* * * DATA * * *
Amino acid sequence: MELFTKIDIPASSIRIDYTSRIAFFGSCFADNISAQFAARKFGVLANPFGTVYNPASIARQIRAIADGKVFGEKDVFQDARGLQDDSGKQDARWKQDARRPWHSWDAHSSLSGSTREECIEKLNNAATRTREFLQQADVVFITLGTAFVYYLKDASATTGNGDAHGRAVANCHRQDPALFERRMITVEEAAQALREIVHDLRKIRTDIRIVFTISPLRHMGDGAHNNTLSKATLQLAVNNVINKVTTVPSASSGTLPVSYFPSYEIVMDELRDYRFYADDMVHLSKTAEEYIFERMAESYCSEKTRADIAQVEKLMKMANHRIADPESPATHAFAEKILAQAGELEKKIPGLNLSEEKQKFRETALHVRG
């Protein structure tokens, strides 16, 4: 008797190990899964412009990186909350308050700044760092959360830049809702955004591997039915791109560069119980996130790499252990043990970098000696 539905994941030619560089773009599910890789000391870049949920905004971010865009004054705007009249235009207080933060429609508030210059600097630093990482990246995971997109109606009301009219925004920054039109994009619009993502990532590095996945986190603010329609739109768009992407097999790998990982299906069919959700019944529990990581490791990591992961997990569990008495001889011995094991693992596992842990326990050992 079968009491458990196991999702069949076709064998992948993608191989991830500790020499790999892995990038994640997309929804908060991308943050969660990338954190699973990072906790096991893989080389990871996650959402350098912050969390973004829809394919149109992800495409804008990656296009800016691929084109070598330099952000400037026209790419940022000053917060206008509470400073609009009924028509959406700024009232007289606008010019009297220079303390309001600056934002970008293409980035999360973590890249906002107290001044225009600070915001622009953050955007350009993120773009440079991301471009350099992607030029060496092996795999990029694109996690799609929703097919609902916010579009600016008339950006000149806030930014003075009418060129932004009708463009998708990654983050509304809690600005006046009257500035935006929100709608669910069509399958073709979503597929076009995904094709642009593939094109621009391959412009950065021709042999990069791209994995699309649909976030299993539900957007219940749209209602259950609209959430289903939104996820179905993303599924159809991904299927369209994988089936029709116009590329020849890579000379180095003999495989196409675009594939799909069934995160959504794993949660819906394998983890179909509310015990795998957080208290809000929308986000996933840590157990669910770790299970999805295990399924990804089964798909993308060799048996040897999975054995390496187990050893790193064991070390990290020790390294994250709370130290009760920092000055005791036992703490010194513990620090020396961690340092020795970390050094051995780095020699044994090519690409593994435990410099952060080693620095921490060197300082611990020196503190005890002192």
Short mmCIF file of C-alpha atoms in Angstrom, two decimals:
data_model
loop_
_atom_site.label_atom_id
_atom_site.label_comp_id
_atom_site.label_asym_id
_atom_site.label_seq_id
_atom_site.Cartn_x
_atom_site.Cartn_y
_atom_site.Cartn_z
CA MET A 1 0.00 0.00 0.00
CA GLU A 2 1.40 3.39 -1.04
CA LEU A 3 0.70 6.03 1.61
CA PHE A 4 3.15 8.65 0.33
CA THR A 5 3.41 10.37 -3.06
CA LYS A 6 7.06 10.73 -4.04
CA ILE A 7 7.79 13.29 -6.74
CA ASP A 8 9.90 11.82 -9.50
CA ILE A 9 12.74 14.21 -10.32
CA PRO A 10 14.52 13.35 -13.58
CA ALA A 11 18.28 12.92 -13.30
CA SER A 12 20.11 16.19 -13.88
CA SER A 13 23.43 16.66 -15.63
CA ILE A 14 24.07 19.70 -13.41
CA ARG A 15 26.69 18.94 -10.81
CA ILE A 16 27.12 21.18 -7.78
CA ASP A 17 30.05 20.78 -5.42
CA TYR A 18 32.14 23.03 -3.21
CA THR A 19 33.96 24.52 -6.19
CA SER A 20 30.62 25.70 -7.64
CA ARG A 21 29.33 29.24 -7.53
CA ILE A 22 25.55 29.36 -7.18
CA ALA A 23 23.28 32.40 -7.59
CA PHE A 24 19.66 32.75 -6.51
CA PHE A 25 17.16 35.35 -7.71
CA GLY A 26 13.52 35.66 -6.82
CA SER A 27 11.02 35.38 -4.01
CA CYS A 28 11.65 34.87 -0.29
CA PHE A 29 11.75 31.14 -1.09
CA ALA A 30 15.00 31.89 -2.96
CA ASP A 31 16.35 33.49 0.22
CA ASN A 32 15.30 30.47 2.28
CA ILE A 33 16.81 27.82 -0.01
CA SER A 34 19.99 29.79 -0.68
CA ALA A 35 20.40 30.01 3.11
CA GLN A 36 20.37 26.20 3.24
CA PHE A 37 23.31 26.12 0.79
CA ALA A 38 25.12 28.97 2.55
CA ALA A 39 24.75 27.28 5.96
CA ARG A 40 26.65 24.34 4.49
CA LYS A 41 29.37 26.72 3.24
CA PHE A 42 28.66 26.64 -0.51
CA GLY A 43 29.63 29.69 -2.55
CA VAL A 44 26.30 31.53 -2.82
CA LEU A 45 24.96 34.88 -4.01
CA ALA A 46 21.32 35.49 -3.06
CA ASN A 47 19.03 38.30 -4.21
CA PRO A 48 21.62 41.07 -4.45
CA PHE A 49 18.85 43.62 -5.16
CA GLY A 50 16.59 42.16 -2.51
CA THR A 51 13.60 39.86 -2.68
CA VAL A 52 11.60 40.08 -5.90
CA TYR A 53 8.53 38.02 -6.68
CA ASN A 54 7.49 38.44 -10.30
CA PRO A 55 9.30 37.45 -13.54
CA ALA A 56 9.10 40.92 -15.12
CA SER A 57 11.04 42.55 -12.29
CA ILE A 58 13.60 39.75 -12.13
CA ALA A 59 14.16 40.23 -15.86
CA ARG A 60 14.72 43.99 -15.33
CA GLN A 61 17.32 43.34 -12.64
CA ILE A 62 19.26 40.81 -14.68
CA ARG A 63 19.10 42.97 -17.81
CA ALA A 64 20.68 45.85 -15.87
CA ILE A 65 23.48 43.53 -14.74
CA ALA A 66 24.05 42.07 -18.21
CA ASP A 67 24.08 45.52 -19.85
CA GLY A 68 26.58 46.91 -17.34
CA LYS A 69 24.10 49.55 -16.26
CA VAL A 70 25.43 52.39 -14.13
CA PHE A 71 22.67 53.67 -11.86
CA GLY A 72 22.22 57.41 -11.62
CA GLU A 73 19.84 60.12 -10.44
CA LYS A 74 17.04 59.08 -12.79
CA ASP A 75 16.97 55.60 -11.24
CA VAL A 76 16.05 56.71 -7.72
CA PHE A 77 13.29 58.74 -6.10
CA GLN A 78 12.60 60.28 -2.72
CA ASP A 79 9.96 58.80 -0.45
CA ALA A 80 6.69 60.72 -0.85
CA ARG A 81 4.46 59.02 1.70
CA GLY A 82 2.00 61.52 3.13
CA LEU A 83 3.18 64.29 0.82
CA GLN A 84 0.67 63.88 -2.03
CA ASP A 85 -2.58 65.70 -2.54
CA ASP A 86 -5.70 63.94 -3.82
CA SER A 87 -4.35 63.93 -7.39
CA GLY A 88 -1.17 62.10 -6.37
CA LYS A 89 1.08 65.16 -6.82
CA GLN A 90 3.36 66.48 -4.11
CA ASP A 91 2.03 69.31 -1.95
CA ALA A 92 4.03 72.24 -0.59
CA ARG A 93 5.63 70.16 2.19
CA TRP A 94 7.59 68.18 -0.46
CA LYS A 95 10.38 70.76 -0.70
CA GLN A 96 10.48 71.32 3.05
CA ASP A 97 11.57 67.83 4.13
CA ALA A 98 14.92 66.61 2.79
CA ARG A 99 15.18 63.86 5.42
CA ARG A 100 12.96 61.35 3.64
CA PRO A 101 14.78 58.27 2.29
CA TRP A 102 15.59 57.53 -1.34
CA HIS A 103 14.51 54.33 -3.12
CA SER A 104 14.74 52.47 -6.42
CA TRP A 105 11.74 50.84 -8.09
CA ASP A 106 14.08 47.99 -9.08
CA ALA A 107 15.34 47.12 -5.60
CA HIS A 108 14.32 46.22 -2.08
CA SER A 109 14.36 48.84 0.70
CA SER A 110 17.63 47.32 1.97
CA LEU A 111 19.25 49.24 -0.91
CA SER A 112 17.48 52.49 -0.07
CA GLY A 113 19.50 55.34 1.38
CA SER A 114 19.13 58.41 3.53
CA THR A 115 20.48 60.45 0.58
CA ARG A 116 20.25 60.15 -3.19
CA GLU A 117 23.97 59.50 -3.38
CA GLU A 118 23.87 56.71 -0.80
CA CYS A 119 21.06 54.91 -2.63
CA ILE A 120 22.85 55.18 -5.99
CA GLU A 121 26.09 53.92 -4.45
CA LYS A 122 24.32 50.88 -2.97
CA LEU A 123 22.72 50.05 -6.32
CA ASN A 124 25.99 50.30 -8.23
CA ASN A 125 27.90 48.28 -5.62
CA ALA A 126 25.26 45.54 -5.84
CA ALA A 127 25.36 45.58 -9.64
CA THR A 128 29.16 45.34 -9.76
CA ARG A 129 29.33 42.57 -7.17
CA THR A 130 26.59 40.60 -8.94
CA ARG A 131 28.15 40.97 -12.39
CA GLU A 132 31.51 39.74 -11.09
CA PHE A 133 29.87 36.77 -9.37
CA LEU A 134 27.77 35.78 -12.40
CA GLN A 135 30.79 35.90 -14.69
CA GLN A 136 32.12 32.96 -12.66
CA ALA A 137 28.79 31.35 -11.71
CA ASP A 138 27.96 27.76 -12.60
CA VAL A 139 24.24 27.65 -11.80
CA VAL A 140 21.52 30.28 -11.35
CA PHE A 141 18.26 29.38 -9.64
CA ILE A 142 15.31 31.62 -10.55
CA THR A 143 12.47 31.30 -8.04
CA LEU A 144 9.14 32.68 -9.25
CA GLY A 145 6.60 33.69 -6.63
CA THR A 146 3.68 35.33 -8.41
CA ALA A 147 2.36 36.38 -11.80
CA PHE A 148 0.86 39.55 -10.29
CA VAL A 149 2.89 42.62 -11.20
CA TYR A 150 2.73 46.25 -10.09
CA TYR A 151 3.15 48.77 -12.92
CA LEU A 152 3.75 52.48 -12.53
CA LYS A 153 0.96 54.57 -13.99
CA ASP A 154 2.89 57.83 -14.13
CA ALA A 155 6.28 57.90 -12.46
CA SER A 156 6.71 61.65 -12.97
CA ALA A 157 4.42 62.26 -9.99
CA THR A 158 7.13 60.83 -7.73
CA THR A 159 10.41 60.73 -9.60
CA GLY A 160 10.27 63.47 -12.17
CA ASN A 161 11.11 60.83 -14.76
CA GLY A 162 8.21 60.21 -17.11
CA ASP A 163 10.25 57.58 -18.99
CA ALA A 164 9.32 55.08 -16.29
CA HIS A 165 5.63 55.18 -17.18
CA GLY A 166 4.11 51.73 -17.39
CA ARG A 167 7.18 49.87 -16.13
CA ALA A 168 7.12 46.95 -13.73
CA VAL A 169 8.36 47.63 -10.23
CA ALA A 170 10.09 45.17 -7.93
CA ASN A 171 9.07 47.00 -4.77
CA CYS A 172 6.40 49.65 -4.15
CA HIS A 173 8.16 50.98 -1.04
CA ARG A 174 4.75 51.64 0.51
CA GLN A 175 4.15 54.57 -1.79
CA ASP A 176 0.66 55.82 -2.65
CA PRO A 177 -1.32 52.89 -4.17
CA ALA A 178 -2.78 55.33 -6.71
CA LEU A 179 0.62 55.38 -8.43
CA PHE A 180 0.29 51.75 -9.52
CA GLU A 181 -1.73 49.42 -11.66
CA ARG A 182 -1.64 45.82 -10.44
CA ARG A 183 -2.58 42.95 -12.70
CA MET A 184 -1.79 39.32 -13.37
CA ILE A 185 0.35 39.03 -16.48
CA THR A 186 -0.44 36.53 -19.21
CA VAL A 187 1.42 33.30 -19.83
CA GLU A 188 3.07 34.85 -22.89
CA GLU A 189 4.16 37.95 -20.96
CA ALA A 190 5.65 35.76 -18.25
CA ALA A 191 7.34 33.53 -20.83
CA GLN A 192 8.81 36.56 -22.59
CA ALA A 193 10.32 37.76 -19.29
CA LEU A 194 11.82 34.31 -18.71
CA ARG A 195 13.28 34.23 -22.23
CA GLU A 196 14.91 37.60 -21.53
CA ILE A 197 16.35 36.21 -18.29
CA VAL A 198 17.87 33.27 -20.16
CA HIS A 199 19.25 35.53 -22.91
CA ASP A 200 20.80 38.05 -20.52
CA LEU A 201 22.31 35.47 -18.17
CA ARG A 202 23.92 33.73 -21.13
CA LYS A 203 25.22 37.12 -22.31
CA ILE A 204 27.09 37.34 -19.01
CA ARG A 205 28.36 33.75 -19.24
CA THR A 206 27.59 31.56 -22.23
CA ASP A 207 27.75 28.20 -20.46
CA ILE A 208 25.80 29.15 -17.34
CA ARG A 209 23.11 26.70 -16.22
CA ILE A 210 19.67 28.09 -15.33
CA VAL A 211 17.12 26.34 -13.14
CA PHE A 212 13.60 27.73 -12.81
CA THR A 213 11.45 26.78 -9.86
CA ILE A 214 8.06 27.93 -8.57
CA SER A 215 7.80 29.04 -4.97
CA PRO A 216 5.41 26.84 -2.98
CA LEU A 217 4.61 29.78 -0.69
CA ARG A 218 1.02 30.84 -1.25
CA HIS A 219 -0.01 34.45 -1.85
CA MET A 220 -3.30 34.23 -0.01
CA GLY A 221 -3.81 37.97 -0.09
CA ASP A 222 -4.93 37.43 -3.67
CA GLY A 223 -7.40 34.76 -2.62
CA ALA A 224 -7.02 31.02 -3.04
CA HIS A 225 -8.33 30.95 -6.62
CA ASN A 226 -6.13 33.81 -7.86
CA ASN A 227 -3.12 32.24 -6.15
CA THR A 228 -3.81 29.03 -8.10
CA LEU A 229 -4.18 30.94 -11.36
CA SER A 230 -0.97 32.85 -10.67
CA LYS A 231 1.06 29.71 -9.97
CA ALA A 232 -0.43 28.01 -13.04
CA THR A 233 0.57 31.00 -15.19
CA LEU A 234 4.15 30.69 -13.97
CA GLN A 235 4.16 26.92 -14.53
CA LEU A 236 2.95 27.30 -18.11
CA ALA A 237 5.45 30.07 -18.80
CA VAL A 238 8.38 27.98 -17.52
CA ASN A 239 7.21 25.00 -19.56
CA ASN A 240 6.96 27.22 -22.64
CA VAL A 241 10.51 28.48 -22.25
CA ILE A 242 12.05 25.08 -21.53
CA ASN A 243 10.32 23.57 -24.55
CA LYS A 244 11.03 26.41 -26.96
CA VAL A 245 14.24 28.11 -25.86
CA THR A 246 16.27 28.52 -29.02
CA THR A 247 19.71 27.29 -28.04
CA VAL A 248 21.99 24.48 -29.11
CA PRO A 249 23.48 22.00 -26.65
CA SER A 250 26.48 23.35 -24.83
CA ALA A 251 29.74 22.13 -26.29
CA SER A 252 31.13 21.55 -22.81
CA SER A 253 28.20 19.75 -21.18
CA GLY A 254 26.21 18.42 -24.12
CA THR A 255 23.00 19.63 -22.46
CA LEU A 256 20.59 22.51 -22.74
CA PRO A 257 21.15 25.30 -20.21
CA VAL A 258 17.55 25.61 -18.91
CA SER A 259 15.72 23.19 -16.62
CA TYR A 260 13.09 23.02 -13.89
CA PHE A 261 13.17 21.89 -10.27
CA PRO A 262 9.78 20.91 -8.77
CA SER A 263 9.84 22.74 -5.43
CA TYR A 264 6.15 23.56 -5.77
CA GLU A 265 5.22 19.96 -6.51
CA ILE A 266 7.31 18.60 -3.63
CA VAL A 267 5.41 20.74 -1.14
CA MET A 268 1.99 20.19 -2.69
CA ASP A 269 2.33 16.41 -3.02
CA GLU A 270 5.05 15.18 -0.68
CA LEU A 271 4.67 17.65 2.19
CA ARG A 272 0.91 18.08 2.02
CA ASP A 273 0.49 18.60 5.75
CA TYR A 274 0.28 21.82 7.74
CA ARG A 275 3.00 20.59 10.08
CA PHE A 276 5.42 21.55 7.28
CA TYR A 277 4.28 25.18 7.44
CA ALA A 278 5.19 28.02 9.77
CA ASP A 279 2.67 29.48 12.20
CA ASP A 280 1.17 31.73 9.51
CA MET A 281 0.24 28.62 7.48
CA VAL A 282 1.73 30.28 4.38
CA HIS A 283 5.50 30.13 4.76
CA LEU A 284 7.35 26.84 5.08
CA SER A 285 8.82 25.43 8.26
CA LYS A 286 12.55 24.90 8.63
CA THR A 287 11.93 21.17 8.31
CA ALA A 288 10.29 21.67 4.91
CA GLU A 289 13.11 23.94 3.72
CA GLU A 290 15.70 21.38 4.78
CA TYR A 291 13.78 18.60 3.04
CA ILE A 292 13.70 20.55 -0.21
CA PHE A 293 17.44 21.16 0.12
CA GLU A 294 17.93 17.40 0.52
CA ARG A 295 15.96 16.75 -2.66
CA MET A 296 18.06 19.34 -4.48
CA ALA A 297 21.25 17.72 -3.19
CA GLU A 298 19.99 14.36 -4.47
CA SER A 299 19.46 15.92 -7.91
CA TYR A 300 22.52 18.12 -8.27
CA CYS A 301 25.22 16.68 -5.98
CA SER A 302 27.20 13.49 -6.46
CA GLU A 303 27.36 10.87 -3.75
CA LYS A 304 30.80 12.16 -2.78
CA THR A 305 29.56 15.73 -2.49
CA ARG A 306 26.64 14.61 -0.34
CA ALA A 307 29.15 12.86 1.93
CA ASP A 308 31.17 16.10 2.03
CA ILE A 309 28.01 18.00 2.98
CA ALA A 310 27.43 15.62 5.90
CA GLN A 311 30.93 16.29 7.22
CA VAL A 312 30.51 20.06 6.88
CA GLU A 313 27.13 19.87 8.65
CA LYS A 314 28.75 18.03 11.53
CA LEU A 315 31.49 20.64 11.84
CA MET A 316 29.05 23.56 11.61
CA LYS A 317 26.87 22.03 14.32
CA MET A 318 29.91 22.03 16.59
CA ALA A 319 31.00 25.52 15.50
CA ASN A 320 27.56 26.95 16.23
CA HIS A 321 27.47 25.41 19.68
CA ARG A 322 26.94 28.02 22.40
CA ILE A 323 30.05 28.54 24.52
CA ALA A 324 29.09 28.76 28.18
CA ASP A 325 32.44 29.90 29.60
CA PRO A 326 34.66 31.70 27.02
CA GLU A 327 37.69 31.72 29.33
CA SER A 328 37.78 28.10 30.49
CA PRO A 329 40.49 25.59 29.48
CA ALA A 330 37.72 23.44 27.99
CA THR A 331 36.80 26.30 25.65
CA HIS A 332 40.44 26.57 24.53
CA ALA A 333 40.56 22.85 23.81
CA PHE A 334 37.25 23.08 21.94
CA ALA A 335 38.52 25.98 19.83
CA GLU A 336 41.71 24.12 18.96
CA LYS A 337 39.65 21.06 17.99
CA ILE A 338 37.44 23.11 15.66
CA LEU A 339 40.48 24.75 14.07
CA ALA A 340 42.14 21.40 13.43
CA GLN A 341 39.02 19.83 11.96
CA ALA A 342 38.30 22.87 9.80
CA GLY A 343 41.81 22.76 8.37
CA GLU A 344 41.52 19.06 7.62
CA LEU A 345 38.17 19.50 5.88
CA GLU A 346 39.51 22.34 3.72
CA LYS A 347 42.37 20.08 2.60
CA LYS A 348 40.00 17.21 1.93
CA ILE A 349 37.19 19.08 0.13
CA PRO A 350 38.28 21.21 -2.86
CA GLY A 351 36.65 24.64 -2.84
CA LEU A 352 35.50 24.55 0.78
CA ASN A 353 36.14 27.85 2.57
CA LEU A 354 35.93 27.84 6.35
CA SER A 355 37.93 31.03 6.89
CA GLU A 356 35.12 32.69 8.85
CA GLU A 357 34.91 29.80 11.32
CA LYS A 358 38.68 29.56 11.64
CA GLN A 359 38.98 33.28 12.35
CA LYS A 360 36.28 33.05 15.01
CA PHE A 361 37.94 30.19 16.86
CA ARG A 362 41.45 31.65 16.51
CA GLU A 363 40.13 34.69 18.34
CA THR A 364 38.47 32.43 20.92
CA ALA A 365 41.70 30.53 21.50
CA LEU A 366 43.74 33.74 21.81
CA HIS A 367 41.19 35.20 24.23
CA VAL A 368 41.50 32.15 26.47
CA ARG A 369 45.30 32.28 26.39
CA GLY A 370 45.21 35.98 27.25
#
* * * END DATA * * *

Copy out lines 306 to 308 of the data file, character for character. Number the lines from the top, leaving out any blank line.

CA GLU A 294 17.93 17.40 0.52
CA ARG A 295 15.96 16.75 -2.66
CA MET A 296 18.06 19.34 -4.48